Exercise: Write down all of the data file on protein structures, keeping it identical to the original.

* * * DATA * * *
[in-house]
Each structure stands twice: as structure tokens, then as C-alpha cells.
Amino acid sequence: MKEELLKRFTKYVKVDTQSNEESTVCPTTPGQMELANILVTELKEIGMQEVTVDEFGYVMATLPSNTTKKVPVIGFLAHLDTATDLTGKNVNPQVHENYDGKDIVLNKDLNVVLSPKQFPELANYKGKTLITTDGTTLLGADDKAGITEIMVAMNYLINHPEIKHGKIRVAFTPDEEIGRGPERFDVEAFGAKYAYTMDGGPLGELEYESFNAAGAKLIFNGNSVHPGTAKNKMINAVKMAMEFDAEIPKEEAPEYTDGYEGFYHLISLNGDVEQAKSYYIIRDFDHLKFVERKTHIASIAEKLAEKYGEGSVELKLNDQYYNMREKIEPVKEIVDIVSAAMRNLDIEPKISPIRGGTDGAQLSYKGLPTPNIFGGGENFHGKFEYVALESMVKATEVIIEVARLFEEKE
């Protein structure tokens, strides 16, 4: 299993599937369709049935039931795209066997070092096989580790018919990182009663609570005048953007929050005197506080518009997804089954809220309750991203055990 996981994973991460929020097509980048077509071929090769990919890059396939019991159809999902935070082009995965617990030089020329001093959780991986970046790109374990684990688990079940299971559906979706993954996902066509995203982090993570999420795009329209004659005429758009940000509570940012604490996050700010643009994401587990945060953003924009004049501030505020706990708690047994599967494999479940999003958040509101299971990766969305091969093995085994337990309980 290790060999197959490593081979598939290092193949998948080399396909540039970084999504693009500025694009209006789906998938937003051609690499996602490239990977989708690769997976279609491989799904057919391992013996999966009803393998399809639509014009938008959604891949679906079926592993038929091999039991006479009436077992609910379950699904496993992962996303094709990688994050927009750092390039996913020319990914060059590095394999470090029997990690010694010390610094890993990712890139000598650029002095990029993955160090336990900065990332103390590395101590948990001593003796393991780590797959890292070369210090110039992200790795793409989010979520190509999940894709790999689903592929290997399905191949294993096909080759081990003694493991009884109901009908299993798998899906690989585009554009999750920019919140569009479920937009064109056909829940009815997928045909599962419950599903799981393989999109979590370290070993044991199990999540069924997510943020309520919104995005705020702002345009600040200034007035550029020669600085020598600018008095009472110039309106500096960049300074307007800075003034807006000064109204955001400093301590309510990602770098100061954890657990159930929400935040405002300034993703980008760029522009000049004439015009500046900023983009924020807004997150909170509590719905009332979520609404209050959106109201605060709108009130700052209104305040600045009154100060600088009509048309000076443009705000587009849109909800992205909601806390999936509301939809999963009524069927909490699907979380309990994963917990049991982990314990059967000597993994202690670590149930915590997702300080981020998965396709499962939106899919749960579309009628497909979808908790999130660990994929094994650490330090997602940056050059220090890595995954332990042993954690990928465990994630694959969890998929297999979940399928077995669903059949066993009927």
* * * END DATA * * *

[in-house]
Each structure stands twice: as structure tokens, then as C-alpha cells.
Amino acid sequence: MKEELLKRFTKYVKVDTQSNEESTVCPTTPGQMELANILVTELKEIGMQEVTVDEFGYVMATLPSNTTKKVPVIGFLAHLDTATDLTGKNVNPQVHENYDGKDIVLNKDLNVVLSPKQFPELANYKGKTLITTDGTTLLGADDKAGITEIMVAMNYLINHPEIKHGKIRVAFTPDEEIGRGPERFDVEAFGAKYAYTMDGGPLGELEYESFNAAGAKLIFNGNSVHPGTAKNKMINAVKMAMEFDAEIPKEEAPEYTDGYEGFYHLISLNGDVEQAKSYYIIRDFDHLKFVERKTHIASIAEKLAEKYGEGSVELKLNDQYYNMREKIEPVKEIVDIVSAAMRNLDIEPKISPIRGGTDGAQLSYKGLPTPNIFGGGENFHGKFEYVALESMVKATEVIIEVARLFEEKE
């Protein structure tokens, strides 16, 4: 299993599937369709049935039931795209066997070092096989580790018919990182009663609570005048953007929050005197506080518009997804089954809220309750991203055990 996981994973991460929020097509980048077509071929090769990919890059396939019991159809999902935070082009995965617990030089020329001093959780991986970046790109374990684990688990079940299971559906979706993954996902066509995203982090993570999420795009329209004659005429758009940000509570940012604490996050700010643009994401587990945060953003924009004049501030505020706990708690047994599967494999479940999003958040509101299971990766969305091969093995085994337990309980 290790060999197959490593081979598939290092193949998948080399396909540039970084999504693009500025694009209006789906998938937003051609690499996602490239990977989708690769997976279609491989799904057919391992013996999966009803393998399809639509014009938008959604891949679906079926592993038929091999039991006479009436077992609910379950699904496993992962996303094709990688994050927009750092390039996913020319990914060059590095394999470090029997990690010694010390610094890993990712890139000598650029002095990029993955160090336990900065990332103390590395101590948990001593003796393991780590797959890292070369210090110039992200790795793409989010979520190509999940894709790999689903592929290997399905191949294993096909080759081990003694493991009884109901009908299993798998899906690989585009554009999750920019919140569009479920937009064109056909829940009815997928045909599962419950599903799981393989999109979590370290070993044991199990999540069924997510943020309520919104995005705020702002345009600040200034007035550029020669600085020598600018008095009472110039309106500096960049300074307007800075003034807006000064109204955001400093301590309510990602770098100061954890657990159930929400935040405002300034993703980008760029522009000049004439015009500046900023983009924020807004997150909170509590719905009332979520609404209050959106109201605060709108009130700052209104305040600045009154100060600088009509048309000076443009705000587009849109909800992205909601806390999936509301939809999963009524069927909490699907979380309990994963917990049991982990314990059967000597993994202690670590149930915590997702300080981020998965396709499962939106899919749960579309009628497909979808908790999130660990994929094994650490330090997602940056050059220090890595995954332990042993954690990928465990994630694959969890998929297999979940399928077995669903059949066993009927």